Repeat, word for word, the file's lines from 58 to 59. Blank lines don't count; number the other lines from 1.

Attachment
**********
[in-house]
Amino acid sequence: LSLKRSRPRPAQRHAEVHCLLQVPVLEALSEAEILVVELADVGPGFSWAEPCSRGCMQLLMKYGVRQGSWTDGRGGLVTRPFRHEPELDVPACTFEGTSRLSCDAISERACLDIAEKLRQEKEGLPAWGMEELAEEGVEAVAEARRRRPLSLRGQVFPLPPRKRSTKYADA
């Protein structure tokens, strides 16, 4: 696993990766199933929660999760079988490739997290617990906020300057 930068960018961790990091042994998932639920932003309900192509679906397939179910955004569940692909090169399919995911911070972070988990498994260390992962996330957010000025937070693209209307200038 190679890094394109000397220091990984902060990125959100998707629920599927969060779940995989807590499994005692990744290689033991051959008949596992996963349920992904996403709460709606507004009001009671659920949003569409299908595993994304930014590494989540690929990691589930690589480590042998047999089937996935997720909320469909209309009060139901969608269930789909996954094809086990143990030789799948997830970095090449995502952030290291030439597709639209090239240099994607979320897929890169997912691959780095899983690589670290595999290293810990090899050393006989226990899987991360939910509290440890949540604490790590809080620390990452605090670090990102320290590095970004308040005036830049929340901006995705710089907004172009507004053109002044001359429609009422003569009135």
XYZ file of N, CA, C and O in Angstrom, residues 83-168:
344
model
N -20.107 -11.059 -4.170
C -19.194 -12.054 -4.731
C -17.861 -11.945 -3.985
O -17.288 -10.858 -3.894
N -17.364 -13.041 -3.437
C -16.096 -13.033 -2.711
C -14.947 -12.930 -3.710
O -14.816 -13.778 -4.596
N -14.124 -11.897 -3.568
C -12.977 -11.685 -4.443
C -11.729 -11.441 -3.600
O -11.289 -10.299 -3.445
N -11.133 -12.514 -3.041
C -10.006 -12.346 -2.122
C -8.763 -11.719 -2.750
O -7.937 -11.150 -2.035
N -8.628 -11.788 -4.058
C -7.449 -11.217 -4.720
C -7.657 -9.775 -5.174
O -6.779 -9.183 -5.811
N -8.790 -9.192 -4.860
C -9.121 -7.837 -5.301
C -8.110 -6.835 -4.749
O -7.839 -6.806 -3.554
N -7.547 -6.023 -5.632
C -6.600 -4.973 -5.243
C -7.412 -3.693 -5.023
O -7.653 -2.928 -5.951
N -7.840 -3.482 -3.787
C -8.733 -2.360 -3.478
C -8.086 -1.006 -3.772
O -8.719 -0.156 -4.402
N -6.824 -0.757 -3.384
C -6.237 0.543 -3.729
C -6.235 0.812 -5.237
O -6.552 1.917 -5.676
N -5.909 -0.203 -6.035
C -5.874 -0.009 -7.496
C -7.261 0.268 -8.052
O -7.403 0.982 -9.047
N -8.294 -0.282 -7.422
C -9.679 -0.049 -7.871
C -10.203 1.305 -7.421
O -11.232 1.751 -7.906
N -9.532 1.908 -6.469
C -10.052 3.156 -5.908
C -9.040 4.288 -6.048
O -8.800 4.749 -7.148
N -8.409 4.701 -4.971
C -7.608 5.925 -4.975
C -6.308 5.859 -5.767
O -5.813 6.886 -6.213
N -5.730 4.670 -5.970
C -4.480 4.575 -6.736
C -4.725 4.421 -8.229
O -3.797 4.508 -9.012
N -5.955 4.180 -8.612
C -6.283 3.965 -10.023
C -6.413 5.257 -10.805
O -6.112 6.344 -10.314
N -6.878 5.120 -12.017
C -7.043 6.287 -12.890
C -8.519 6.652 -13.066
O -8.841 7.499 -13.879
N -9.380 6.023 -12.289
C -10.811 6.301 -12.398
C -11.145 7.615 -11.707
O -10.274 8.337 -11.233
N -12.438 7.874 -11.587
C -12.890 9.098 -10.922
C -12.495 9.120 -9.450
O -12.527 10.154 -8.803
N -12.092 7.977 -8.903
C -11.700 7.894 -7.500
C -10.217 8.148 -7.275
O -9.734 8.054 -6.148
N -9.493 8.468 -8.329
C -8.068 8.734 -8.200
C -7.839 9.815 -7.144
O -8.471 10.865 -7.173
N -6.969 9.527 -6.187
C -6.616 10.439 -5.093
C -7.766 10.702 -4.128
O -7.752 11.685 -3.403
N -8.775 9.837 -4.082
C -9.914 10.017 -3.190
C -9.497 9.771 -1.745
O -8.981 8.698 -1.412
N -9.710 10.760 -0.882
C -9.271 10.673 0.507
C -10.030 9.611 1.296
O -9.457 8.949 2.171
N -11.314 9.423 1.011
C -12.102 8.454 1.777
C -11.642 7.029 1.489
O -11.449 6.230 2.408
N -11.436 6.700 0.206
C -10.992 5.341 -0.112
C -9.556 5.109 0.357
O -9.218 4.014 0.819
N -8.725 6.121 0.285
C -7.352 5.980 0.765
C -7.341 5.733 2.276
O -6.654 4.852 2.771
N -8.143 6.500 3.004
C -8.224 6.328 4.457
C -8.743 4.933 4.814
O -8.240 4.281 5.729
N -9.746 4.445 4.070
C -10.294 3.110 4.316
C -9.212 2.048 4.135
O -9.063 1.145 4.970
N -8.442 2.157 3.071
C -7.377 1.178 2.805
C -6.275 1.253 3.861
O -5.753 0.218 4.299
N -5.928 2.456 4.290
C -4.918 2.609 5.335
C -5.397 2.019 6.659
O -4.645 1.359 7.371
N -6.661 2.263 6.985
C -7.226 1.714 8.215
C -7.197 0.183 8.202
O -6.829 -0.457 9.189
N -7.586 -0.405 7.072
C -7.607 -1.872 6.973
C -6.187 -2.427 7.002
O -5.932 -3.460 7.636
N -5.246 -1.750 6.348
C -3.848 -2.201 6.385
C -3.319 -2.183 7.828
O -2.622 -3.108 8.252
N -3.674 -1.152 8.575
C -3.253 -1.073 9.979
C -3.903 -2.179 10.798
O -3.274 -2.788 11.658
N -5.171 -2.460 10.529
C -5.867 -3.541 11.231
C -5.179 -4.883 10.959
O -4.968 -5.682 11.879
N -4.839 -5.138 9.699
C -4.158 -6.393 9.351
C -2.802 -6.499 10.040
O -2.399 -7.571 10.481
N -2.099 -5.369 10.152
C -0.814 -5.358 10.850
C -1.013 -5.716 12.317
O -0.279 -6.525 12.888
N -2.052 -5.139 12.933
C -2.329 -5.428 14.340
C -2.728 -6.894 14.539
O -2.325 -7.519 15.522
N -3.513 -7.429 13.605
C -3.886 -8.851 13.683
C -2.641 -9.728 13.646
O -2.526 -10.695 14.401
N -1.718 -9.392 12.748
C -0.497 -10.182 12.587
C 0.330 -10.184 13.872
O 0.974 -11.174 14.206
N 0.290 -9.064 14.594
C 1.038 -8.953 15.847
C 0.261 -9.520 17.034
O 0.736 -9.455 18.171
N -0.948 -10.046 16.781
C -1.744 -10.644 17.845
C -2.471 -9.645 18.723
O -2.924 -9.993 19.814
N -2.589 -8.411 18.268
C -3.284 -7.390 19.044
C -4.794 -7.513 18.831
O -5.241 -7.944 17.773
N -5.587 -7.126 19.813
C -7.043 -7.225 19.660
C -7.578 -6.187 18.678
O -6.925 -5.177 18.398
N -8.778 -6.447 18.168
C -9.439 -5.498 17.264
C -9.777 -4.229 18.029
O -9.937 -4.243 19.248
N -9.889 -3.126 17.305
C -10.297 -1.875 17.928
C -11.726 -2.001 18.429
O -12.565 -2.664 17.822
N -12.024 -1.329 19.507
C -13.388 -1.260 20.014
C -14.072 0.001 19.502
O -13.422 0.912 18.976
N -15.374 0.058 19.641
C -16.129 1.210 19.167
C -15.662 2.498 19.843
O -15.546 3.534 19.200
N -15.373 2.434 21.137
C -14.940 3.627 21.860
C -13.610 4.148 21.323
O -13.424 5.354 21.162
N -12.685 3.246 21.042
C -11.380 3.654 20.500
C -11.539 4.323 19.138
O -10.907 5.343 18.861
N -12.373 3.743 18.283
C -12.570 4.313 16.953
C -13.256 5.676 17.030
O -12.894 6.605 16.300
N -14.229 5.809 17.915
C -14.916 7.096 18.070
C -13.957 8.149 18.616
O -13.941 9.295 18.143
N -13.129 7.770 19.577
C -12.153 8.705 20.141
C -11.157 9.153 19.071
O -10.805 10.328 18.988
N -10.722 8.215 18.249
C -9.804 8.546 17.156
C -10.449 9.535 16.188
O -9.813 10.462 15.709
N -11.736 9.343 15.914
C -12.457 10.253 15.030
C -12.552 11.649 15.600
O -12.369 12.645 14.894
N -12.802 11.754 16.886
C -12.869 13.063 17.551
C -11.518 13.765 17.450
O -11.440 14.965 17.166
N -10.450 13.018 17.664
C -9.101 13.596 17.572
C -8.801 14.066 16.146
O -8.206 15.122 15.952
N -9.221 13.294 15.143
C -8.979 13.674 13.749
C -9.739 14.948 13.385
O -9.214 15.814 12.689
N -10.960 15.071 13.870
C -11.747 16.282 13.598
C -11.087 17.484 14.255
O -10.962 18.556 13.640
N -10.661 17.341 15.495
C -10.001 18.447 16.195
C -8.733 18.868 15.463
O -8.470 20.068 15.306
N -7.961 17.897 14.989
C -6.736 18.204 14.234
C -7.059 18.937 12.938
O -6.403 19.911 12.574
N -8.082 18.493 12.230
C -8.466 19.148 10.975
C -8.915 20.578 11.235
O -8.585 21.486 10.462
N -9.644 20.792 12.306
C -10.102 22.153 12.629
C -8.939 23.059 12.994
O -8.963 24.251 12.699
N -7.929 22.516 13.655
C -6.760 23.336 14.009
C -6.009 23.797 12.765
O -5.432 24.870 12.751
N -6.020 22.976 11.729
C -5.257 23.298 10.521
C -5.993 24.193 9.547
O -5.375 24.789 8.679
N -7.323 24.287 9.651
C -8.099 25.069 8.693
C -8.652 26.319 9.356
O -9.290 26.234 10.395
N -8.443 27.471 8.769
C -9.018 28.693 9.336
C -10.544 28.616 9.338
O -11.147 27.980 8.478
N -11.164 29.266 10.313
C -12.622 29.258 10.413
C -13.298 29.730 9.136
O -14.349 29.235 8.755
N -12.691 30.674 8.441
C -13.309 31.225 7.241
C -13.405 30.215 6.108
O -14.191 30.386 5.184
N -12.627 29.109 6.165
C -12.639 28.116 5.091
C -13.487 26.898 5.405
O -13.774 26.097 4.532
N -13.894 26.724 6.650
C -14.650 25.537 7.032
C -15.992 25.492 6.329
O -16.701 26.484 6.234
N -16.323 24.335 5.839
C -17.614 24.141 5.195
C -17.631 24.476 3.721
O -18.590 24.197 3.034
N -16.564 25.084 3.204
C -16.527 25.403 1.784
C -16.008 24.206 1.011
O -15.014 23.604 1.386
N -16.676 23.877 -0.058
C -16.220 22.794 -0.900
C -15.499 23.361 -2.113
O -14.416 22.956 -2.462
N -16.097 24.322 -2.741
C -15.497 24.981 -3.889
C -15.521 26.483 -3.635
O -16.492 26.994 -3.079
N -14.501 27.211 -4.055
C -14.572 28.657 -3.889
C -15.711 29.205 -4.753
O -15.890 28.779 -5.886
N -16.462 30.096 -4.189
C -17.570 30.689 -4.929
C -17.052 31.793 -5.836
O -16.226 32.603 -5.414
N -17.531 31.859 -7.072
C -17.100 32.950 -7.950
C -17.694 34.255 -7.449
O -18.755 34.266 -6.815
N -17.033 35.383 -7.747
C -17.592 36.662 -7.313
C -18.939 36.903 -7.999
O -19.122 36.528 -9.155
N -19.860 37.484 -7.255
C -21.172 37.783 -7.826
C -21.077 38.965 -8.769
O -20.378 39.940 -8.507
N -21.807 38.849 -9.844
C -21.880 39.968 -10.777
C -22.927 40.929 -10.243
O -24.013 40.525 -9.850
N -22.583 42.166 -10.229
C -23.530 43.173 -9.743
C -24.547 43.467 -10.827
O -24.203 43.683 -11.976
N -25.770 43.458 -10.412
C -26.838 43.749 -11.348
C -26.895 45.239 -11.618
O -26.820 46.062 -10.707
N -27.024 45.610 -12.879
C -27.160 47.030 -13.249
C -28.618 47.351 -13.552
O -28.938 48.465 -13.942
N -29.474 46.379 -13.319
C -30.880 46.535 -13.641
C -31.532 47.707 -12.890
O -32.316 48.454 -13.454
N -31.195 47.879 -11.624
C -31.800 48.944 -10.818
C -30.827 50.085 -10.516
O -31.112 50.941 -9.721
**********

O -5.813 6.886 -6.213
N -5.730 4.670 -5.970